Another innovation is that, when people say ‘yes’ to a warmer home, this becomes the default setting. So, instead of initially agreeing to an “assessment” which leads to another choice once the surveyor has visited, householders make a single choice: the surveyor will make a recommendation of the measures to adopt “ … unless you drop out”. From a project management viewpoint, we’re moving from a process whose success depends on people saying ‘yes’ at several different stages to a process designed to support and prove people’s positive choice to have a warmer home.

There are a dozen other ways in which we are using – or plan to use – behavioural insights. Rob Bennett, who leads the community engagement team, says, “It is really important that we find ways to encourage communities as a whole to get behind these initiatives, So whether it’s the initial decision to participate in a scheme, or ensuring that residents communicate what works best by sharing good practice and experiences – we expect behavioural evidence to play a critical part in successful ”delivery”.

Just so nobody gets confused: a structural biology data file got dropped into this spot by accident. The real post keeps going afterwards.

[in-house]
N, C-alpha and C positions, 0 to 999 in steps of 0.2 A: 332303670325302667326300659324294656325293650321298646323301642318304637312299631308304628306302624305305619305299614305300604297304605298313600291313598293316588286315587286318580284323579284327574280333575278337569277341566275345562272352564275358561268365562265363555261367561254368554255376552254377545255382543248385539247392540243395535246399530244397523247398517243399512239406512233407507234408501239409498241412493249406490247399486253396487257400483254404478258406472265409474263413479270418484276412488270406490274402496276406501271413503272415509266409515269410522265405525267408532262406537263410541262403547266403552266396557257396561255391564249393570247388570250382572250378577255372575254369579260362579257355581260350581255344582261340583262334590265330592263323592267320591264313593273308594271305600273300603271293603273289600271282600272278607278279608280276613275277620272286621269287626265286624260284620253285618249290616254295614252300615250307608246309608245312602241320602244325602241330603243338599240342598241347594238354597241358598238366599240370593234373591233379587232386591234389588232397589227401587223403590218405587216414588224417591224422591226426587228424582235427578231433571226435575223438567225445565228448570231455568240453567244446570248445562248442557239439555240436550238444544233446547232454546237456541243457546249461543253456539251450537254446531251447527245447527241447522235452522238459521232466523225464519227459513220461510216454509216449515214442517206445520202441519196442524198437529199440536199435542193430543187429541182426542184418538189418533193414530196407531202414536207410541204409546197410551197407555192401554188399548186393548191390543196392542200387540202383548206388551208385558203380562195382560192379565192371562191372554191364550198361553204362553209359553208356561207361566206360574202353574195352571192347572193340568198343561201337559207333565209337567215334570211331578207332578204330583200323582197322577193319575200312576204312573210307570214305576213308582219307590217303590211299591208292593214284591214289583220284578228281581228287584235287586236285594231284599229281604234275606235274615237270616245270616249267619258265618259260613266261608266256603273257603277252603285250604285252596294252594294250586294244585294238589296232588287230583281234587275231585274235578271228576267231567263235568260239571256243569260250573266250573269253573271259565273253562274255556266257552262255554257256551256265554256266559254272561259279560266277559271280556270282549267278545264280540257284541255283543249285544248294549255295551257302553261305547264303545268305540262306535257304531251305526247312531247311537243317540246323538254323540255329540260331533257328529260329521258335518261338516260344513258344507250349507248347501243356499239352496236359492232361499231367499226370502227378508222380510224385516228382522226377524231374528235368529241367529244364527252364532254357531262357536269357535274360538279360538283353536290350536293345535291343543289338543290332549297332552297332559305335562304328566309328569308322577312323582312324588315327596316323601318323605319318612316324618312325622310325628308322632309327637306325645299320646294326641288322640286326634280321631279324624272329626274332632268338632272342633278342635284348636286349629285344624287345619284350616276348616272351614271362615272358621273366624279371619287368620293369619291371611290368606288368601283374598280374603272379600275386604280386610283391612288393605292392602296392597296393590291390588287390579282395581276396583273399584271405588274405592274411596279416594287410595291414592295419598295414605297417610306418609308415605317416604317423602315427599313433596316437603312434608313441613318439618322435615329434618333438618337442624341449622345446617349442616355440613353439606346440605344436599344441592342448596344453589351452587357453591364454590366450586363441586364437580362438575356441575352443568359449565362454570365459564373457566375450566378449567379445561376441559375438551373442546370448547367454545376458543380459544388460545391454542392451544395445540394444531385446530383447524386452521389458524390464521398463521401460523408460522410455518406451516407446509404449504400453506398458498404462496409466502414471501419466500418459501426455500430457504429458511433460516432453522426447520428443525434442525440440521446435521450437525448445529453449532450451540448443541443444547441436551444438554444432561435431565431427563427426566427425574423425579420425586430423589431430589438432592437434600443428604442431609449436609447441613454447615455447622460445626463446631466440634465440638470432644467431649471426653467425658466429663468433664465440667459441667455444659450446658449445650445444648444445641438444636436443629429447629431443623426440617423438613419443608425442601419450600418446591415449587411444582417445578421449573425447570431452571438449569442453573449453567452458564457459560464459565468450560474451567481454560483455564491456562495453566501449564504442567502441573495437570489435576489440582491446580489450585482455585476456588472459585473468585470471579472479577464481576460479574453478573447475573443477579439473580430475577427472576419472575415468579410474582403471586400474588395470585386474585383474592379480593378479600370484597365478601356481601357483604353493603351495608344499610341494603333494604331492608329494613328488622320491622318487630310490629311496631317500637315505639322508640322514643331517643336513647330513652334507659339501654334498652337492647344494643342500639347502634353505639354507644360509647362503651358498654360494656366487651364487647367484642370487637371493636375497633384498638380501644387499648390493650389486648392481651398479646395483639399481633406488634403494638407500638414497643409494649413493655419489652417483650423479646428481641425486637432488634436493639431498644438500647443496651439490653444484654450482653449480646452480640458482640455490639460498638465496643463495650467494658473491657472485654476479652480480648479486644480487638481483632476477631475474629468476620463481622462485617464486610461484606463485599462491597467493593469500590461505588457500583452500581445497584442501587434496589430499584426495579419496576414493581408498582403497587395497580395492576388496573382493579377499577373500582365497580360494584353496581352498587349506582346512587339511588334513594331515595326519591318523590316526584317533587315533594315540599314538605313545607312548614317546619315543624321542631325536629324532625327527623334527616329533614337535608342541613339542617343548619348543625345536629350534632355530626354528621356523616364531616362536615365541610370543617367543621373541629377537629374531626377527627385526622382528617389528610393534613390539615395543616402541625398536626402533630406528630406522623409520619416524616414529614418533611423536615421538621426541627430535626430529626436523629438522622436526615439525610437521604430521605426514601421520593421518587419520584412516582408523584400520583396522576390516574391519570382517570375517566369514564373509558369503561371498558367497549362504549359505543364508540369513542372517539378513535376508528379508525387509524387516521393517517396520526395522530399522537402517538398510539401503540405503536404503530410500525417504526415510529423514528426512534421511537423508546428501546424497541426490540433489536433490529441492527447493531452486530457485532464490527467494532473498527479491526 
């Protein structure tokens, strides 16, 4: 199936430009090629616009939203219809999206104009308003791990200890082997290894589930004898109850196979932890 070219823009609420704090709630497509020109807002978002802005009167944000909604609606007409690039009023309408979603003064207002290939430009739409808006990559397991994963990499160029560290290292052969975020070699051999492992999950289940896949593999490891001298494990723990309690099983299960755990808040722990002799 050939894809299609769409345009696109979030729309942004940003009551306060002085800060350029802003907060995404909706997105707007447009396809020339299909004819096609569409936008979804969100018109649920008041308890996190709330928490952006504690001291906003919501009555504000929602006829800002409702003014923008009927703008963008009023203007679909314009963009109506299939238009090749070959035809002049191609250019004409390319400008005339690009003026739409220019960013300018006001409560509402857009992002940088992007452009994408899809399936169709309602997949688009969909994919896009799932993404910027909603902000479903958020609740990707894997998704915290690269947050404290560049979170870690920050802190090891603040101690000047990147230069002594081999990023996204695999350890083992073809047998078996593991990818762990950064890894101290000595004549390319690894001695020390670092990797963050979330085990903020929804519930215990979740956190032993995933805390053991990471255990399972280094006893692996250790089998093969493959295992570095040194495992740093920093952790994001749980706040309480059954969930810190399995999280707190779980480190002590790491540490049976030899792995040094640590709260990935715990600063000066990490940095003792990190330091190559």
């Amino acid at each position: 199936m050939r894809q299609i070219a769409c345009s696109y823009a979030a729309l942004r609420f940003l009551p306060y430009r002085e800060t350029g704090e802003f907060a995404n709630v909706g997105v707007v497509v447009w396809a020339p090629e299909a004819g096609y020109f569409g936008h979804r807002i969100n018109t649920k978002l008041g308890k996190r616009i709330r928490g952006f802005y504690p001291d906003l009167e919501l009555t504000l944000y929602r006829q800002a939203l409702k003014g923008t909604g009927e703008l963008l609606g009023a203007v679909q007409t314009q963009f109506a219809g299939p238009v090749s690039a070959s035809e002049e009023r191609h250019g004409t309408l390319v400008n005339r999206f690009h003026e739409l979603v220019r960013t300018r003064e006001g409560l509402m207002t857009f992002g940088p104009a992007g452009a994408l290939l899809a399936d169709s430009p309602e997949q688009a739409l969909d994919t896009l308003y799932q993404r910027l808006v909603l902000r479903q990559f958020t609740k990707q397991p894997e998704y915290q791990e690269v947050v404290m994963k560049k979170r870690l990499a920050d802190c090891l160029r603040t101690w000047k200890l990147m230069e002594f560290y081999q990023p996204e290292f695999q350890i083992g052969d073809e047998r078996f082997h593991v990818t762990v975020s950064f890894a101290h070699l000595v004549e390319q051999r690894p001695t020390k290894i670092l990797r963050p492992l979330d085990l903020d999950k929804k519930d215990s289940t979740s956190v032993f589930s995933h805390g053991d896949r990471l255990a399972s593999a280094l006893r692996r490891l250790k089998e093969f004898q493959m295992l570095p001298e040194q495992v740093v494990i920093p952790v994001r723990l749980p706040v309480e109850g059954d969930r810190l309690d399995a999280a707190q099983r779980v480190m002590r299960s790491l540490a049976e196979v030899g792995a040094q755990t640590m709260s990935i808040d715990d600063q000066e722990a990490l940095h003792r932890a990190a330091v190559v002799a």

We think we’ve learned what the With The Grain tool has also demonstrated in other settings: that behavioural insights are accessible and usable; that these insights help make approaches more people-centric and therefore more efficient; and that it’s possible to get away from the default setting of trying to persuade people.

So we now have a platform for using behavioural insights in the future. And we have a group of stakeholders who are comfortable with knowingly using behavioural insights to affect the context within which people make decisions.

In the future, this won’t be unusual. Right now, it feels revolutionary.